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Publication numberUS7051288 B2
Publication typeGrant
Application numberUS 09/784,593
Publication dateMay 23, 2006
Filing dateFeb 15, 2001
Priority dateFeb 15, 2001
Fee statusPaid
Also published asUS20020112090
Publication number09784593, 784593, US 7051288 B2, US 7051288B2, US-B2-7051288, US7051288 B2, US7051288B2
InventorsScott James Bennett, Joseph Herbert McIntyre
Original AssigneeInternational Business Machines Corporation
Export CitationBiBTeX, EndNote, RefMan
External Links: USPTO, USPTO Assignment, Espacenet
Method, system, and product for a java-based desktop to provide window manager services on UNIX
US 7051288 B2
Abstract
A window manager proxy method, system, and product are described allowing a Java based desktop to provide window manager services on UNIX. A computer system executes a UNIX-based operating system and a desktop implemented in Java. The computer system does not include a separate window manager. Java applications are presented by the computer system utilizing a graphical user interface. Native UNIX applications are also presented by the computer system utilizing the same graphical user interface. Native UNIX applications interact with the window manager proxy in the same manner in which they would interact with a traditional window manager. The window manager proxy forwards frame window activity related to the desktop to the Java desktop, and is the native interface from the Java desktop to the native platform for frame window activities. Native UNIX applications, Java applications, and the Java desktop are thus rendered and managed in a consistent manner providing the end user with the look and feel as configured within the Java desktop.
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Claims(30)
1. A method in a computer system, said method comprising the steps of:
executing a UNIX-based operating system within said computer system;
executing a Java desktop within said UNIX-based operating system;
executing a window manager proxy within said UNIX-based operating system;
graphically presenting native Java applications within said computer system utilizing a graphical user interface; and
graphically presenting native UNIX applications within said computer system utilizing said graphical user interface, wherein Java applications and UNIX applications are presented by said computer system utilizing the same graphical user interface, wherein the window manager proxy is a communication channel between the native UNIX applications and the Java desktop.
2. The method according to claim 1, further comprising the step of distributing window manager functions between said Java desktop and said window manager proxy.
3. The method according to claim 2, wherein said step of distributing window manager functions to said Java desktop further comprises the steps of:
creating frame windows for Java applications and native UNIX applications utilizing said Java desktop;
managing user interactions with said frame windows utilizing said Java desktop; and
utilizing, by said Java desktop, said window manager proxy to communicate with said native UNIX applications.
4. The method according to claim 3, further comprising the step of resizing, utilizing said Java desktop, frame windows for said native UNIX applications.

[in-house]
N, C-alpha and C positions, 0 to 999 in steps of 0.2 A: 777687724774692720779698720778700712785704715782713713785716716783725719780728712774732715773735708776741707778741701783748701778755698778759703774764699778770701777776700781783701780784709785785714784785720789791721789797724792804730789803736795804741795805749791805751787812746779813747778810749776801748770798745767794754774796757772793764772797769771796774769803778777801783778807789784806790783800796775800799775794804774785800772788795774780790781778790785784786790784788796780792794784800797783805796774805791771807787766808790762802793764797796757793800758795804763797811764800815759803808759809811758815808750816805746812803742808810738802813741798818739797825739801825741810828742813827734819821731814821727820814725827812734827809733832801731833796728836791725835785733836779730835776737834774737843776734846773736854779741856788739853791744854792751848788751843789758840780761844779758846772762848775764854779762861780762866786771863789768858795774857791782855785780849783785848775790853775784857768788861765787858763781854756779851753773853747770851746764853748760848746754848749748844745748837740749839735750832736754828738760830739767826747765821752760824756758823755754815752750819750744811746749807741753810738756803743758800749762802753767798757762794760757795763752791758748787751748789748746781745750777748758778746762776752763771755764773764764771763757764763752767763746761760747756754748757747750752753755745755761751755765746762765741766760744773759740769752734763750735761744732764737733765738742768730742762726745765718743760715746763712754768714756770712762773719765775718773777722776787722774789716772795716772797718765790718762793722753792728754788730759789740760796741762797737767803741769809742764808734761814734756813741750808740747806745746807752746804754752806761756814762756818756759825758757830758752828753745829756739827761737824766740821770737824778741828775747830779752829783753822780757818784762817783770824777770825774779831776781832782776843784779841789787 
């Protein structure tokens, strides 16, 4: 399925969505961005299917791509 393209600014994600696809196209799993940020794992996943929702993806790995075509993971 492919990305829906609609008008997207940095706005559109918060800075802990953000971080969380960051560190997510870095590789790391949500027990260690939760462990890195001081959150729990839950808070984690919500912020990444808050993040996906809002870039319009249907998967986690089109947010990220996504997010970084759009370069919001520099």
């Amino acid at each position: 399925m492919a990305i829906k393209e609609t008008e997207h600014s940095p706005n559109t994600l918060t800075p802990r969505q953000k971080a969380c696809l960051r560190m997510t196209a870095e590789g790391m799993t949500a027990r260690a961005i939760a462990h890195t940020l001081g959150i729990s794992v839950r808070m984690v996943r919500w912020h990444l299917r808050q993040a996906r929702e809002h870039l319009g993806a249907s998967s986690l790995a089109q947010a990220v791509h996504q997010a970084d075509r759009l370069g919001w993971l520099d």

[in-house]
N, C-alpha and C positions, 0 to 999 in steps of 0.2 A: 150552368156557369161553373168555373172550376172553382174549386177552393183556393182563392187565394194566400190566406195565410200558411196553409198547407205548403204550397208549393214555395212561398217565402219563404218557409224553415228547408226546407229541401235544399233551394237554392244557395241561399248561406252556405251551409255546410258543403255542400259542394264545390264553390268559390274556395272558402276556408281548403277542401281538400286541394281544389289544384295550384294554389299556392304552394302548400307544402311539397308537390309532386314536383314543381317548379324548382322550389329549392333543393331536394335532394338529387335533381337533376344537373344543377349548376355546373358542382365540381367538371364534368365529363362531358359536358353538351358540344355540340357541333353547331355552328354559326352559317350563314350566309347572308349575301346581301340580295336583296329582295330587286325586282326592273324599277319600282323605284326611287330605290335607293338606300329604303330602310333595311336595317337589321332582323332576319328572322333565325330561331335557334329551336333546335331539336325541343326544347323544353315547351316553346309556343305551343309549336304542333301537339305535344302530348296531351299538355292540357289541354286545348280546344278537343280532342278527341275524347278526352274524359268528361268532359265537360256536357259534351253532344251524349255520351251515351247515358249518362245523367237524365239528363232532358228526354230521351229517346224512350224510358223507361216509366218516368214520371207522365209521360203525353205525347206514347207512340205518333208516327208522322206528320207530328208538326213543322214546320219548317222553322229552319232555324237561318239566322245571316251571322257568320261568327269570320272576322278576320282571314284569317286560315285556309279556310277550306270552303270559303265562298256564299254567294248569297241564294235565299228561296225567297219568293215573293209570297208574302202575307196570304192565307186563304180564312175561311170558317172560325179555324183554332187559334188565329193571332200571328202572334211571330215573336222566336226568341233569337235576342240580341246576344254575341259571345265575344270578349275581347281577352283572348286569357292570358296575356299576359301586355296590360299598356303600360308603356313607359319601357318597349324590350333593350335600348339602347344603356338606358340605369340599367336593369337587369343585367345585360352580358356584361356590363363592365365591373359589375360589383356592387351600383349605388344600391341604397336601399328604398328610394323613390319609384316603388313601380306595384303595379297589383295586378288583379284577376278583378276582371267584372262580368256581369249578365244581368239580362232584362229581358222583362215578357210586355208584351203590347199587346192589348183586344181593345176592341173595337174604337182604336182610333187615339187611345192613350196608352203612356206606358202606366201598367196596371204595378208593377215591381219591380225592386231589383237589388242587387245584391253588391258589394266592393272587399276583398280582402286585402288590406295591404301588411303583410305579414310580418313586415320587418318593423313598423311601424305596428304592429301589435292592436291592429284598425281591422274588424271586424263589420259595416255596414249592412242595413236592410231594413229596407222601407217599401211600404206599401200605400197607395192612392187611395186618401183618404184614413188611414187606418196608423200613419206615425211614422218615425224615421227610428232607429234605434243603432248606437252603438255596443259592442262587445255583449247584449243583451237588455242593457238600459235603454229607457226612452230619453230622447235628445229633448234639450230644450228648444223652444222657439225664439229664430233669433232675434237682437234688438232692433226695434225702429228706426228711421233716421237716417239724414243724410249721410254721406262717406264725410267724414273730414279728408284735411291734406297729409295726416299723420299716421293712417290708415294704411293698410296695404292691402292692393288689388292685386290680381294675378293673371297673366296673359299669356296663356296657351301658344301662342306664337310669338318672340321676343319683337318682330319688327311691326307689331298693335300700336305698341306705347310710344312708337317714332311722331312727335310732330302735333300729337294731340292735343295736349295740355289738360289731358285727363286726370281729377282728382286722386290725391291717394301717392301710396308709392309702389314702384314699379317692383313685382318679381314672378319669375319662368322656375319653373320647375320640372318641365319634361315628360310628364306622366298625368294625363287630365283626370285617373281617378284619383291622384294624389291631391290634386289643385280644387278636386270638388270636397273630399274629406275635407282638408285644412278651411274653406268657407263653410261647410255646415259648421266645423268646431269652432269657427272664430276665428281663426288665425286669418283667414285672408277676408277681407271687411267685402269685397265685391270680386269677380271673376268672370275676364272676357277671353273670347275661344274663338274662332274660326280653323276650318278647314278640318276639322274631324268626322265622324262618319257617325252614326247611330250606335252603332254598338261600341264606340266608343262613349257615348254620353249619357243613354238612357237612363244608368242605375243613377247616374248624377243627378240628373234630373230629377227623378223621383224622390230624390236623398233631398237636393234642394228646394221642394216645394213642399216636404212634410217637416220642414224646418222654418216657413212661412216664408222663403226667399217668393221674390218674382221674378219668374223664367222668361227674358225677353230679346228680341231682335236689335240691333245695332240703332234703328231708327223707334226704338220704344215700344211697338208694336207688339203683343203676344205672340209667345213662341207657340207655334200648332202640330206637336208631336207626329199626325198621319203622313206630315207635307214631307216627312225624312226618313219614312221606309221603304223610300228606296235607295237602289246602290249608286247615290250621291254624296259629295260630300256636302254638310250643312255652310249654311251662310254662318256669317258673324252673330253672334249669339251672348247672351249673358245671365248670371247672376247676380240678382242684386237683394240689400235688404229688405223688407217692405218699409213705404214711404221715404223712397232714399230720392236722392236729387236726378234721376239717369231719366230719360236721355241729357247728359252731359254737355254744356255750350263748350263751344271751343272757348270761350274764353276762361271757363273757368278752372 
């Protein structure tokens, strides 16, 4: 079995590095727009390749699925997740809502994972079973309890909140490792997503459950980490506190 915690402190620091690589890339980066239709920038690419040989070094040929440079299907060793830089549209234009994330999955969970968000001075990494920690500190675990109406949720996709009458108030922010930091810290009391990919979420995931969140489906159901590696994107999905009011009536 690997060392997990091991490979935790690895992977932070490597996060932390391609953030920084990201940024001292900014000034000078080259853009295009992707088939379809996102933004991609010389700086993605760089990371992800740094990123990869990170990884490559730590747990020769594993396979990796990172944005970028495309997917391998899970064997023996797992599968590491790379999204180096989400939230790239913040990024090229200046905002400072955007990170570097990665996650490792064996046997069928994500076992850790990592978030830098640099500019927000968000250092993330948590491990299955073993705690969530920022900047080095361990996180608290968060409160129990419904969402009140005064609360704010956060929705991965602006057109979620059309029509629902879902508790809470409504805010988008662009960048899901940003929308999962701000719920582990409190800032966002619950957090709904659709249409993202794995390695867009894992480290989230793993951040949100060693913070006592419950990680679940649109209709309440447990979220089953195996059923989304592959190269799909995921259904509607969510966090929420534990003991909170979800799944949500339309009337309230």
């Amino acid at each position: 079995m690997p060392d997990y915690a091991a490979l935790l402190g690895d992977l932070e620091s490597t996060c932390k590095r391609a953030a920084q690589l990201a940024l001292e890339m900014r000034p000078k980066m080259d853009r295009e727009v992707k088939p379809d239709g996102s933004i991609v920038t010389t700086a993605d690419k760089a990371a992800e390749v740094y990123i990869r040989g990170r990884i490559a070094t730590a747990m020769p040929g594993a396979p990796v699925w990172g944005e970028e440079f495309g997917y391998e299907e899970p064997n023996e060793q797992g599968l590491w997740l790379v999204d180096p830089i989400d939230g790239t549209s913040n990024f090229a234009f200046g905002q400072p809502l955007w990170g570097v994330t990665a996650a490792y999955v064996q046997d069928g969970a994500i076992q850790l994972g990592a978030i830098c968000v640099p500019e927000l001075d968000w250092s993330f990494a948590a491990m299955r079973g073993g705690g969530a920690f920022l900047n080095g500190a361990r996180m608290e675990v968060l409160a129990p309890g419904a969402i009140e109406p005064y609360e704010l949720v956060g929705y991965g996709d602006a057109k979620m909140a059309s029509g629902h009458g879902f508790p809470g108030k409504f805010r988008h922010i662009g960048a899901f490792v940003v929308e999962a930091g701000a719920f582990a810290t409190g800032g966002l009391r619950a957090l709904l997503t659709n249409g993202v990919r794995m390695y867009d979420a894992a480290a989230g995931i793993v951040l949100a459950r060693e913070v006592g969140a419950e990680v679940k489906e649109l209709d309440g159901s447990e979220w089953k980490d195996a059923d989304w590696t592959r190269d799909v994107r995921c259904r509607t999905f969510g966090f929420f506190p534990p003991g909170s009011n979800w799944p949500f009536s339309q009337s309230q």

5. The method according to claim 3, further comprising the step of moving, utilizing said Java desktop, frame windows for said native UNIX applications.
6. The method according to claim 2, wherein the step of distributing window manager functions to said window manager proxy further comprises the steps of:
establishing a communication interface support within said window manager proxy for permitting applications to connect to and interact with said window manager proxy;
routing a first plurality of events, utilizing said window manager proxy, to said Java desktop for processing; and
processing, by said window manager proxy, a second plurality of events.
7. The method according to claim 6, wherein said step of routing a first plurality of events further comprises the steps of:
translating said first plurality of events from a first language to a second language utilizing a translator; and
forwarding said translated first plurality of events to said Java desktop.
8. The method according to claim 6, wherein said step of translating said first plurality of events utilizing a translator further comprises the step of translating said first plurality of events utilizing a Java Native Interface.
9. The method according to claim 7, further comprising the steps of:
translating said first plurality of events from a C language to a Java language; and
forwarding said translated first plurality of events to said Java desktop.
10. The method according to claim 1, further comprising the steps of:
intercepting from one of said native UNIX applications, utilizing said window manager proxy, a frame window event to render a new window;
forwarding, utilizing said window manager proxy, said frame window event to a Java Native Interface;
translating said frame window event from a C language to a Java language utilizing said Java Native Interface;
transmitting said translated frame window event to said Java desktop; and
executing said translated frame window event utilizing said Java desktop, wherein said Java desktop renders said new window.
11. A computer system comprising:
a UNIX-based operating system being executed by said computer system;
a Java desktop being executed by said UNIX-based operating system;
a window manager proxy being executed by said UNIX-based operating system;
said window manager proxy for graphically presenting native Java applications within said computer system utilizing a graphical user interface; and